James “Jim” Alfred Loftus, 84, of Sioux City, passed away Tuesday, Dec. 22, 2020.
Jim will be interred at the National Cemetery in Omaha. Services will be private and for the immediate family only, due to concerns for the pandemic. Arrangements are under the direction of Waterbury Funeral Service of Sioux City.
James “Jim” Alfred Loftus was born in Sioux City, on Oct. 23, 1936, to Leo and Mary Loftus of Lawton, Iowa. Jim grew up in Lawton with his parents and his six younger siblings, Jay Loftus, Donald Loftus, William Loftus, Judith Ashcraft and Robert Loftus.
Jim married the love of his life, Marleen Joy Miller on May 9, 1958 in Sioux City. The couple lived for a brief time in Omaha, until Jim and Marleen returned to Sioux City, where they together raised their children, Kevin Loftus, Tim Loftus, and Kelly Loftus-Suponchik, and lived until this year, 2020, when Jim was diagnosed with lung cancer. Jim and Marleen raised their family as members of the St. John Lutheran Church in Sioux City.
Jim joined the Iowa Air National Guard’s 185th Air Refueling Wing (Guard) immediately after high school in 1955, and was activated for federal service in January of 1968. Jim went to Vietnam with the 185th in support of its 174th Tactical Fighter Squadron where Jim was an aircraft radio technician (Technical Sergeant) maintaining and repairing communications radios for the Unit’s F-100 fighter jets.
Jim was a wizard at repairing audio-visual equipment of all kinds and a “go-to guy” in keeping the F-100’s radios functioning properly. Jim loved airplanes and jets of all sorts and passed his free-time in Vietnam making tethered gas-powered model planes that he flew during his down-time.
Jim returned from Vietnam in 1969 and was awarded the National Defense Service Medal and the Vietnam Service Medal for his service in Vietnam.
Upon returning from Vietnam in 1969, Jim retired from full-time status with the Guard. He went to work for Goodwin’s, an audio visual repair service in Sioux City. In 1972, Jim and Marleen purchased Goodwin’s and operated it another few years until they moved their business to Nebraska Street in 1975 as Loftus Audio Visual.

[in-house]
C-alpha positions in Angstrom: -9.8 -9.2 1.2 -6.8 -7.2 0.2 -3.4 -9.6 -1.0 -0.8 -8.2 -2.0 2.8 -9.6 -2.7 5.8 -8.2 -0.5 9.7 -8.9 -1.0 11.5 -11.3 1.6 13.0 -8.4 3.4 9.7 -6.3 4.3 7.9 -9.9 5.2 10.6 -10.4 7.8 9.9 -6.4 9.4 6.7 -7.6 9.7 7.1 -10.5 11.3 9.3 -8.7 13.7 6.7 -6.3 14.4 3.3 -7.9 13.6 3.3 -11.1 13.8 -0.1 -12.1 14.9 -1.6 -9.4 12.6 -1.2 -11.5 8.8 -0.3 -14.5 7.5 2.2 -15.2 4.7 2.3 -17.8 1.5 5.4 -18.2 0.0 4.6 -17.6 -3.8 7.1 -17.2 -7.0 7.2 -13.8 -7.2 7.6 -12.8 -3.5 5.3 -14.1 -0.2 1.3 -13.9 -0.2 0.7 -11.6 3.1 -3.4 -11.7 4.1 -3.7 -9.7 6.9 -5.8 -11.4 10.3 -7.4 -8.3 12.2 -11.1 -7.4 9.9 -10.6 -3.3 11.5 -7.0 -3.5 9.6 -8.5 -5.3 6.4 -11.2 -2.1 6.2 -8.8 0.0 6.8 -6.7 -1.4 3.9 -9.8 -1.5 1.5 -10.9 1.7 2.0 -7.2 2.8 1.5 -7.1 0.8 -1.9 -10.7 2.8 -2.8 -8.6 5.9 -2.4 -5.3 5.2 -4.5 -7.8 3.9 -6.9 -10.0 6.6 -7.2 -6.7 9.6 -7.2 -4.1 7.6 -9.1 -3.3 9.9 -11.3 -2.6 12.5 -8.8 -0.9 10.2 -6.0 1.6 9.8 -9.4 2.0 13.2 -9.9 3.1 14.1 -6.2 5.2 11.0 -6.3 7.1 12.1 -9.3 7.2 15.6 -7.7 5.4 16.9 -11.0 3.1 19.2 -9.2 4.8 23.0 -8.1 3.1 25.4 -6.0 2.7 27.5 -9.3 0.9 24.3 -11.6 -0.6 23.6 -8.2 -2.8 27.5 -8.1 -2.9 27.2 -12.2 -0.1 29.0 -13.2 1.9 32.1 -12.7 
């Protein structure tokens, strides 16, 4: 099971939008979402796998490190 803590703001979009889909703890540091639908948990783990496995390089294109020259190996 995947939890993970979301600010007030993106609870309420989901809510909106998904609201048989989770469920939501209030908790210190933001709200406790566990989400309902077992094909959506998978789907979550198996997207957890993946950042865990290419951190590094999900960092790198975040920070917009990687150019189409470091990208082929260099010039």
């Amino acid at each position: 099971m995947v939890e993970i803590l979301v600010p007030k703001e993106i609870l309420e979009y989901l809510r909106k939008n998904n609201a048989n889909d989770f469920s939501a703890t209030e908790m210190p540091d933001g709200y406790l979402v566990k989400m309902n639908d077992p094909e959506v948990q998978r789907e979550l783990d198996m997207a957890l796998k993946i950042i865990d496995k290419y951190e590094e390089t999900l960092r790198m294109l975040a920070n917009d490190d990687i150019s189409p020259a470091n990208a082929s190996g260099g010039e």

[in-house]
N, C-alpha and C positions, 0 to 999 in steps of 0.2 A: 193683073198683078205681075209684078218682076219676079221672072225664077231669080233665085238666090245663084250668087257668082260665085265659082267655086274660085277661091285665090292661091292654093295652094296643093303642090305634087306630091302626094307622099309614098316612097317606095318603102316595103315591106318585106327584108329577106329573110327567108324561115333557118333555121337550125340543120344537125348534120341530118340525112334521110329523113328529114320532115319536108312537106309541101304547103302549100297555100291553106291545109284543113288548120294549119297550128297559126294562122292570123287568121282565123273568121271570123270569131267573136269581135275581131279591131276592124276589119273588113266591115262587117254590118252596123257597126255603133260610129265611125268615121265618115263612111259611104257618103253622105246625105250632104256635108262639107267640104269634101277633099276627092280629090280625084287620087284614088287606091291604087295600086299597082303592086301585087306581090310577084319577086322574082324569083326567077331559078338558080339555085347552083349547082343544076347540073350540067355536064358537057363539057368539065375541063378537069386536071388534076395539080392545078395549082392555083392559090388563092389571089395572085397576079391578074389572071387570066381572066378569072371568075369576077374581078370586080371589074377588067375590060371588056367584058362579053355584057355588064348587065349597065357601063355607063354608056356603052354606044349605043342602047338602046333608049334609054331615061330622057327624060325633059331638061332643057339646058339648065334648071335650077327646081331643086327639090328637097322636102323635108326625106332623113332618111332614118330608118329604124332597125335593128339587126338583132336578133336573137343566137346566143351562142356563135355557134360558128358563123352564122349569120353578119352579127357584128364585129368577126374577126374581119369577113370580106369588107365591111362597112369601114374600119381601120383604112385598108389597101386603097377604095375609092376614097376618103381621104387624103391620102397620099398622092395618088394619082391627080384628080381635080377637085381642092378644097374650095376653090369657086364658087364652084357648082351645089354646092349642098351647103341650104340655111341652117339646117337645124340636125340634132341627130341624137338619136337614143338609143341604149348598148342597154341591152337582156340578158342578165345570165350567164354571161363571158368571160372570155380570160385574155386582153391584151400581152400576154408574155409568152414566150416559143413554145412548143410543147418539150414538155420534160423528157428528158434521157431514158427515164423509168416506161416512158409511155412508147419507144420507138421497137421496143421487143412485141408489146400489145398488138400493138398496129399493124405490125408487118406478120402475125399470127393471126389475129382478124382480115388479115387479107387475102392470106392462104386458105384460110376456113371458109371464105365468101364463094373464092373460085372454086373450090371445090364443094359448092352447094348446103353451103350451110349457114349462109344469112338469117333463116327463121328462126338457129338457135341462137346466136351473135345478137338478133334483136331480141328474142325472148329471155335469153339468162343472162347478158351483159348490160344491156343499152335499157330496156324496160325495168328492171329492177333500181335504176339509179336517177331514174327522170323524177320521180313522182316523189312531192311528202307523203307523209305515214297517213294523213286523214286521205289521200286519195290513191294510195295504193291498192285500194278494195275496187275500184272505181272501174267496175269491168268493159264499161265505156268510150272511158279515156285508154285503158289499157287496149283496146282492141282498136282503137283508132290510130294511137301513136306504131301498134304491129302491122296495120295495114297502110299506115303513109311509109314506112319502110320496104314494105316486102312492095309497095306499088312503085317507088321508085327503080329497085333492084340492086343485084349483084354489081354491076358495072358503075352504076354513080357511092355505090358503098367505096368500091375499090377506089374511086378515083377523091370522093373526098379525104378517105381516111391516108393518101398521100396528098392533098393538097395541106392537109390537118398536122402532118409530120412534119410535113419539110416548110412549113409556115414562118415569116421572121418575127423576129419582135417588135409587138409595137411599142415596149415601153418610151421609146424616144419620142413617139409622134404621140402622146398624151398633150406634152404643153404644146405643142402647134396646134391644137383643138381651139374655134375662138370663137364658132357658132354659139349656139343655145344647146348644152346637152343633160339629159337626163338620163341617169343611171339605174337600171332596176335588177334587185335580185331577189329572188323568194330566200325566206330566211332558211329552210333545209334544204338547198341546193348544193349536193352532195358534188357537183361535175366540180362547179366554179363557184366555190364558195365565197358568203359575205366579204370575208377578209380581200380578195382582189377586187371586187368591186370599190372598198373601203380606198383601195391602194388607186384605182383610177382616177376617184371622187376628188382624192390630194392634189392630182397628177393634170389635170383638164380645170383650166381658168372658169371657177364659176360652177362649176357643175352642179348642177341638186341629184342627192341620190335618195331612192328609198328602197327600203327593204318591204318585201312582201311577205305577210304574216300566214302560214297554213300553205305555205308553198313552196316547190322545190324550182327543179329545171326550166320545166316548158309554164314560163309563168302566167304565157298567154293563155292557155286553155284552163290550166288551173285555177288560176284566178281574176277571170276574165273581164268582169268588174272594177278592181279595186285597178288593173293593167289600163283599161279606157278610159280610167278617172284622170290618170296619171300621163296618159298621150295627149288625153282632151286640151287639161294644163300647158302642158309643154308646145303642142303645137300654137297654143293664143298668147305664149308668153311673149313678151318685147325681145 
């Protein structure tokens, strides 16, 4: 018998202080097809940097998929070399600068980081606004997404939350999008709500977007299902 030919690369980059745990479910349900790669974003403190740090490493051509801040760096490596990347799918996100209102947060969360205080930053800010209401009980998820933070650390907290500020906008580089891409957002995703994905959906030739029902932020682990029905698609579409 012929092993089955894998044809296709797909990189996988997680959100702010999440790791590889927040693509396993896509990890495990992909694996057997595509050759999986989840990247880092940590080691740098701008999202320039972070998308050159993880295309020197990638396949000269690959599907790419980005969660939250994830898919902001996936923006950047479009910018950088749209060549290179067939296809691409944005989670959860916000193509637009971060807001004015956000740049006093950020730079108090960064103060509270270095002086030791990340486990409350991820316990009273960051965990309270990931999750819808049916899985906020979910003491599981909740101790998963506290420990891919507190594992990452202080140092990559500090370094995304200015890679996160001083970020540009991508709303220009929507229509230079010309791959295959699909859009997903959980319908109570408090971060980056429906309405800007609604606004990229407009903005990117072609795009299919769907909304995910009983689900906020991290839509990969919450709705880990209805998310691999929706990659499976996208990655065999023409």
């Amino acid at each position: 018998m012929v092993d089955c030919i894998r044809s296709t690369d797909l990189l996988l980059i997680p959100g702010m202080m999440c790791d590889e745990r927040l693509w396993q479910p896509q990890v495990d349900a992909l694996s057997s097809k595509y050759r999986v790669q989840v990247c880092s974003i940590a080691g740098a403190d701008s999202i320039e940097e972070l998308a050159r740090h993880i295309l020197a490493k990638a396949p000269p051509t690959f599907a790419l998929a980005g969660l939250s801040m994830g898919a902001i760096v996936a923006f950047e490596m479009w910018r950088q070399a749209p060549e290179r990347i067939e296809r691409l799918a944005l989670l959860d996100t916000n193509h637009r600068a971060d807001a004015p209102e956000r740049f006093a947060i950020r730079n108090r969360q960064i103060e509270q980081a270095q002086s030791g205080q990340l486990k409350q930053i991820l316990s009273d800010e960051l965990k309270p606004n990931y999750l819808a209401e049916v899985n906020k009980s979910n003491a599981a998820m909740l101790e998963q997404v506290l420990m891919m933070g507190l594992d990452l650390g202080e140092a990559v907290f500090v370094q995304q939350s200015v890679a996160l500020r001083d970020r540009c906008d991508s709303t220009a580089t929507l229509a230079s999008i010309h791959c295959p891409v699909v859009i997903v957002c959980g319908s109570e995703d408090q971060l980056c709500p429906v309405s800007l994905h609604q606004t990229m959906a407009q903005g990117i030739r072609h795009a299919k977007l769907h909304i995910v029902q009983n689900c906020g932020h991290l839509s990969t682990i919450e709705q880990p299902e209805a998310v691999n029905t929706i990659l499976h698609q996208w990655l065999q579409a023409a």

Back when film was still a thing, Jim filmed and processed high school football games for Sioux City high schools and repaired the film projectors used in their classrooms. Jim and Marleen continued to operate Loftus Audio Visual until the mid-1980s.
Marleen had returned to college and graduated law school in 1987 and Jim re-enlisted with the Iowa Air National Guard in 1988 at the rank of Master Sergeant and went to work full-time for the 185th.
Jim retired after more than 37 years of service with the Guard in 1992. In retirement, Jim developed his hobby of collecting tools and donating them to those in need. With the inception of battery-powered hand tools, Jim amassed a most impressive collection of battery powered drills. No member of Jim’s family and friends or even his acquaintances went without receiving a battery-powered drill from Jim, at some point in their lives. Jim also loved antique tractors, and maintained a collection of models along with the occasional real one that he stored at his son’s with hopes of eventually getting one operational again.
Jim was a restless sort who always stayed busy. Whether it was repairing something broken or making something needed, Jim was always generous with his time, efforts and ideas. Even those who periodically called Jim a “curmudgeon,” knew him to be generous to a fault. Jim enjoyed people and loved to strike up conversations with anyone.
Jim donated his time to the Siouxland Soup Kitchen and was a board member for several years. Jim also maintained his love of airplanes, jets and tractors by donating his time and efforts to opening and maintaining the MidAmerica Museum of Aviation & Transportation with several of his Guard buddies.
In his retirement Jim devoted his time to his children, grandchildren and great-grandchild. Driving grandkids to and from school was something he just did out of habit.
Jim leaves behind his devoted wife, Marleen; his children, Kevin, Tim and Kelly; his grandchildren, Timothy (Ian) Loftus, Carson Loftus, Wyatt Loftus and Logan Loftus; and his great-granddaughter, Willa Loftus. Jim is survived by his younger brothers, Jay Loftus of Kelso, Washington and William (Bill) Loftus of Fort Worth, Texas.
Cards and memorials may be addressed to the Family of James Loftus, 17050 Seward Street, Omaha, NE 68118.